By 1924, the state highway commissioned had registered 64 named auto trails. Each of these auto trails were sponsored by dues-collecting associations that produced maps and other promotional materials for their routes. Confusion for the traveler reigned supreme. Nationally, the Bureau of Public Road Engineers, with approval from the American Association of State Highway Officials, began to create a national system of interstate highways. Their original plan was for a system covering 75,884 miles (122,123 km), 3,000 miles (4,800 km) of which were to be in Iowa. Several routes in the state would be renumbered to comply with the new interstate system; No. 6 along the Lincoln Highway would change to U.S. Highway 30. Route renumbering had a cascading effect as the state highway commission had a policy of reducing confusion by not duplicating route numbers. Since No. 30 was in use in northwest Iowa, that road was renumbered Iowa Highway 140.
The highway commission had planned for route markers to be changed over to the new route numbers by July 1, 1926, however, this was not the case. In Davenport, for instance, signs for the new U.S. Highways were installed in October 1926. Property owners thought the new signs were gaudy and did a disservice to the beauty of their streetscapes. Complains were lodged to local auto clubs, but since this was a state project, the auto clubs deflected any responsibility.
While the efficiency of wayfinding was greatly improved by the addition of route numbers, motor club officials wished for the names of their highways to not be forgotten. Charles M. Hayes of the Chicago Motor Club urged people to use a hybrid system of route numbers and names in order to preserve the historical significance and sentimental value of the routes. Hayes liked the removal of trail names to railroad engineers numbering train routes while the public calls the routes by their names. Hayes got his wish as the automobile associations disbanded, motorists continued to refer to the routes with their trail names.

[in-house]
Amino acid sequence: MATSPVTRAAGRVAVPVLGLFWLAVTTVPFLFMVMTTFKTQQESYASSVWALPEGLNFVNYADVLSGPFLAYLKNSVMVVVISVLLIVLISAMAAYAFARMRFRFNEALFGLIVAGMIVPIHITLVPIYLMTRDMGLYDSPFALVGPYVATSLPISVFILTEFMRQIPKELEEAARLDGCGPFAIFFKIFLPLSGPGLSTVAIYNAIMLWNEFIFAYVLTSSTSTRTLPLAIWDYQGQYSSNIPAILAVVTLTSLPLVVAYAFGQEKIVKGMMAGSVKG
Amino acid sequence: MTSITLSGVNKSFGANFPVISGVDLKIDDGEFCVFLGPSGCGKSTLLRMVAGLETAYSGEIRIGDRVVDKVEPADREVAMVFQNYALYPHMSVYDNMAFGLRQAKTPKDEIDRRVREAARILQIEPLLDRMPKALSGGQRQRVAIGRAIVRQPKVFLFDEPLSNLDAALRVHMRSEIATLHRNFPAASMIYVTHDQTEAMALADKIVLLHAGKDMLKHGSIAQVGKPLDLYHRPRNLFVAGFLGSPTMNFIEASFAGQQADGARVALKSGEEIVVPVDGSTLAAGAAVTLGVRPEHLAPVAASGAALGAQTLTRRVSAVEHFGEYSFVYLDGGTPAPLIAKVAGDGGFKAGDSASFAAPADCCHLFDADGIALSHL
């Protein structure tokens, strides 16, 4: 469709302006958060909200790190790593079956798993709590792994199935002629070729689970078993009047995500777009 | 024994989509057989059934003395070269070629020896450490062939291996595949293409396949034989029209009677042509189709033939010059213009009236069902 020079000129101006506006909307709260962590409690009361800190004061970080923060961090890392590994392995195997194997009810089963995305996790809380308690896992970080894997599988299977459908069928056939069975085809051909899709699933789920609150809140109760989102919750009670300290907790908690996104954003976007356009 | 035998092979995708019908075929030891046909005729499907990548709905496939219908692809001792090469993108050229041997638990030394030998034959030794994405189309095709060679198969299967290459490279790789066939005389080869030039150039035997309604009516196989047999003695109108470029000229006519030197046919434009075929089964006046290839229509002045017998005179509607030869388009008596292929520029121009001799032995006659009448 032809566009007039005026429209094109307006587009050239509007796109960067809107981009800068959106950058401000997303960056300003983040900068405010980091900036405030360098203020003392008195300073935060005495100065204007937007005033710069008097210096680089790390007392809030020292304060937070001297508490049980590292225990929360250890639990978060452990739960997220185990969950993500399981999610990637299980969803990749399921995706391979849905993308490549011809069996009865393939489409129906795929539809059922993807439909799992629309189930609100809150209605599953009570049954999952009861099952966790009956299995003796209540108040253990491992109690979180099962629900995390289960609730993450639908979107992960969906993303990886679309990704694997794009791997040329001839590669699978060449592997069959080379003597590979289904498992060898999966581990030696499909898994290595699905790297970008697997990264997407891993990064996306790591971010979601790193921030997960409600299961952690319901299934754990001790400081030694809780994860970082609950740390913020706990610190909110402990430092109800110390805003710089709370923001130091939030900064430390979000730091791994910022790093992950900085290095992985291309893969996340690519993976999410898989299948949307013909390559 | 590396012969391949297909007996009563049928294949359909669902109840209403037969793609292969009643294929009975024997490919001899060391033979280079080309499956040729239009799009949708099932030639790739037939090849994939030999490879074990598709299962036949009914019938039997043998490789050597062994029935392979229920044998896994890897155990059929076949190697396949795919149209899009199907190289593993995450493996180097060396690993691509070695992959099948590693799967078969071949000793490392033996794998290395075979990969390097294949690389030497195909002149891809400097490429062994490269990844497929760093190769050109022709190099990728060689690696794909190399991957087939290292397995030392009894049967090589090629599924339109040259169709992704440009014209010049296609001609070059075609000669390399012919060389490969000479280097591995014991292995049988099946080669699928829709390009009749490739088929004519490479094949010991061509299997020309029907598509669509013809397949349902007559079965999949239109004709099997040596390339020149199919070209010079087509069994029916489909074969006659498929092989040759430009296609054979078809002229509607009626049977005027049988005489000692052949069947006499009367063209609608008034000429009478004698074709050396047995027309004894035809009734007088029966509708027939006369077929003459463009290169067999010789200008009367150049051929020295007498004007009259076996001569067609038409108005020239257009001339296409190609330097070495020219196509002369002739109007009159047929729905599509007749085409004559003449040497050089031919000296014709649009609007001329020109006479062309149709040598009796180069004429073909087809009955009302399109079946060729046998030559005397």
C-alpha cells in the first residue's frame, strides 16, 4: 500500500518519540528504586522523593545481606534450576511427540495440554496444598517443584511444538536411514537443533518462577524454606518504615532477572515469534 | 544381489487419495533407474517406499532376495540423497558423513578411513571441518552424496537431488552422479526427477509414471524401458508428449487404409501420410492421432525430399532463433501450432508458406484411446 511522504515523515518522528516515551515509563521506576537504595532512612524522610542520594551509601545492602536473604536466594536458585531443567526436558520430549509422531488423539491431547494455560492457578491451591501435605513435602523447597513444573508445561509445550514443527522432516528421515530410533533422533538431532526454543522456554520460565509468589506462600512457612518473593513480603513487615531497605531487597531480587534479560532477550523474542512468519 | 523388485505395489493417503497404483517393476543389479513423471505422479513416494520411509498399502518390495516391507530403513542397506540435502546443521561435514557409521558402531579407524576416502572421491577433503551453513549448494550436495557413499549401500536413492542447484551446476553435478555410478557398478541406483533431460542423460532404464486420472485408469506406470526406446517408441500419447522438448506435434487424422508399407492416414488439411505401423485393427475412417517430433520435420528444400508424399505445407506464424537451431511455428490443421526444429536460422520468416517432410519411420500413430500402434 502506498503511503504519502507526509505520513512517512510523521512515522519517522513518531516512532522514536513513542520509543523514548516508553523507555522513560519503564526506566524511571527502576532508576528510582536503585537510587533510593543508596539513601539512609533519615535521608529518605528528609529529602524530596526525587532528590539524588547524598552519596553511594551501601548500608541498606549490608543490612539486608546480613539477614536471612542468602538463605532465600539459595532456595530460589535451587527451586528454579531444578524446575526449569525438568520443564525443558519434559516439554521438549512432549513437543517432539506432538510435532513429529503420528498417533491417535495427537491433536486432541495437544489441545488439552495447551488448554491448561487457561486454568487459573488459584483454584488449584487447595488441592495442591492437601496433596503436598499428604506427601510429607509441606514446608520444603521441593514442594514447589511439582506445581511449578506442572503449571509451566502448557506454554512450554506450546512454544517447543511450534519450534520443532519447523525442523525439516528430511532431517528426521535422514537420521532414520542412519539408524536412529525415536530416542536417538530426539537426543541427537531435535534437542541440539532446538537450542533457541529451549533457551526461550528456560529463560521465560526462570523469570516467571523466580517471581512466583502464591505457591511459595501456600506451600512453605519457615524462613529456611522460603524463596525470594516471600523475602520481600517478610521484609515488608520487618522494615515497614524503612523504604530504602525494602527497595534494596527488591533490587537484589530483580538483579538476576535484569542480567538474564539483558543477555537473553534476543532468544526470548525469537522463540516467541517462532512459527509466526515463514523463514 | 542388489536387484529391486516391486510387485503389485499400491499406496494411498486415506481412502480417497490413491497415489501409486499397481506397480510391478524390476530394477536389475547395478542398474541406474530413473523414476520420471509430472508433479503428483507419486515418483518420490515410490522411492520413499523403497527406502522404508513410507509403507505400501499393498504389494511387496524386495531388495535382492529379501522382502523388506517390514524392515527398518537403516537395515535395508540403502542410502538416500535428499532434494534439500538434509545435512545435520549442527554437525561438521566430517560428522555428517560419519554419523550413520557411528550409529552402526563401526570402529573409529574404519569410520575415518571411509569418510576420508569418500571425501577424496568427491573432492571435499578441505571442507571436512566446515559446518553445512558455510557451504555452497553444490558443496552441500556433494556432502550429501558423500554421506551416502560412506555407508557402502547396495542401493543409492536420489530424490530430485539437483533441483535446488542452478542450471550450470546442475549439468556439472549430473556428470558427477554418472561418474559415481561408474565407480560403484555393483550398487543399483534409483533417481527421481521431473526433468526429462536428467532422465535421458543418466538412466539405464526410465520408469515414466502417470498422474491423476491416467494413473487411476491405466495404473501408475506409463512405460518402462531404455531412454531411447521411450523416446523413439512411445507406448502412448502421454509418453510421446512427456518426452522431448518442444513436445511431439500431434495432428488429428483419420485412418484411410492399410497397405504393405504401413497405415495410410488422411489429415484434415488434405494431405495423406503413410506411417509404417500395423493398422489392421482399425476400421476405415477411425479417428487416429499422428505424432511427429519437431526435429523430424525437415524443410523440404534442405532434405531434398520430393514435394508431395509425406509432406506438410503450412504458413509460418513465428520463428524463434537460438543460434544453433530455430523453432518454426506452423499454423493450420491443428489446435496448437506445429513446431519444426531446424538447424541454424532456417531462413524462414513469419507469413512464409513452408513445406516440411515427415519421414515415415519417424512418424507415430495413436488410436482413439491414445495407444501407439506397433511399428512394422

|Number||Length (mi)[b]||Length (km)||Southern or western terminus||Northern or eastern terminus||Formed||Removed||Notes[c]|
|Iowa 1||98||158||Iowa 3 near Keosauqua||US 161 in Iowa City||1926||current||Formerly No. 11|
|Iowa 6||104||167||Route 5 near Cincinnati||US 32 in Des Moines||1926||1931||Formerly No. 17 and No. 59|
|Iowa 8||14||23||Iowa 59 in Traer||US 218 near Garrison||1926||current||Formerly No. 58|
|Iowa 16||238||383||Route 29 near Redding||TH 5 near Ledyard||1926||1930||Formerly No. 15, No. 25, No. 17, No. 90, and No. 16|
|US 18||287||462||US 75 near Hull||US 18 at McGregor||1926||current||Formerly No. 19|